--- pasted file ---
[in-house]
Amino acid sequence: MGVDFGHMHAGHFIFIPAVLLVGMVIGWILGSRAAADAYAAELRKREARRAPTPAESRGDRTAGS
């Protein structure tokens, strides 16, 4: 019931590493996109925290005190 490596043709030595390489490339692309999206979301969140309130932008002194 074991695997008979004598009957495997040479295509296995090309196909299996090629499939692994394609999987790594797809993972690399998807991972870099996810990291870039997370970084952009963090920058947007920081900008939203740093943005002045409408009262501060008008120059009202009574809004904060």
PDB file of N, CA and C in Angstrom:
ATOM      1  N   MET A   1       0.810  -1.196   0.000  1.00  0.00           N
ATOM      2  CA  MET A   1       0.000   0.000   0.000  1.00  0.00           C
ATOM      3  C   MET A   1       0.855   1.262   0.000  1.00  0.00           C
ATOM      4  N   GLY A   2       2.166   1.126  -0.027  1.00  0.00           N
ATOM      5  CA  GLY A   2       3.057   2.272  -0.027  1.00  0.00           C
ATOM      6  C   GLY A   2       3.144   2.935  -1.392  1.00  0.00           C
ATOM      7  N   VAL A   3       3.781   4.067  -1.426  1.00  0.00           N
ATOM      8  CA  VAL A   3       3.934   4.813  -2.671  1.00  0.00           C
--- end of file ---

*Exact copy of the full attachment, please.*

[in-house]
Amino acid sequence: MGVDFGHMHAGHFIFIPAVLLVGMVIGWILGSRAAADAYAAELRKREARRAPTPAESRGDRTAGS
């Protein structure tokens, strides 16, 4: 019931590493996109925290005190 490596043709030595390489490339692309999206979301969140309130932008002194 074991695997008979004598009957495997040479295509296995090309196909299996090629499939692994394609999987790594797809993972690399998807991972870099996810990291870039997370970084952009963090920058947007920081900008939203740093943005002045409408009262501060008008120059009202009574809004904060």
PDB file of N, CA and C in Angstrom:
ATOM      1  N   MET A   1       0.810  -1.196   0.000  1.00  0.00           N
ATOM      2  CA  MET A   1       0.000   0.000   0.000  1.00  0.00           C
ATOM      3  C   MET A   1       0.855   1.262   0.000  1.00  0.00           C
ATOM      4  N   GLY A   2       2.166   1.126  -0.027  1.00  0.00           N
ATOM      5  CA  GLY A   2       3.057   2.272  -0.027  1.00  0.00           C
ATOM      6  C   GLY A   2       3.144   2.935  -1.392  1.00  0.00           C
ATOM      7  N   VAL A   3       3.781   4.067  -1.426  1.00  0.00           N
ATOM      8  CA  VAL A   3       3.934   4.813  -2.671  1.00  0.00           C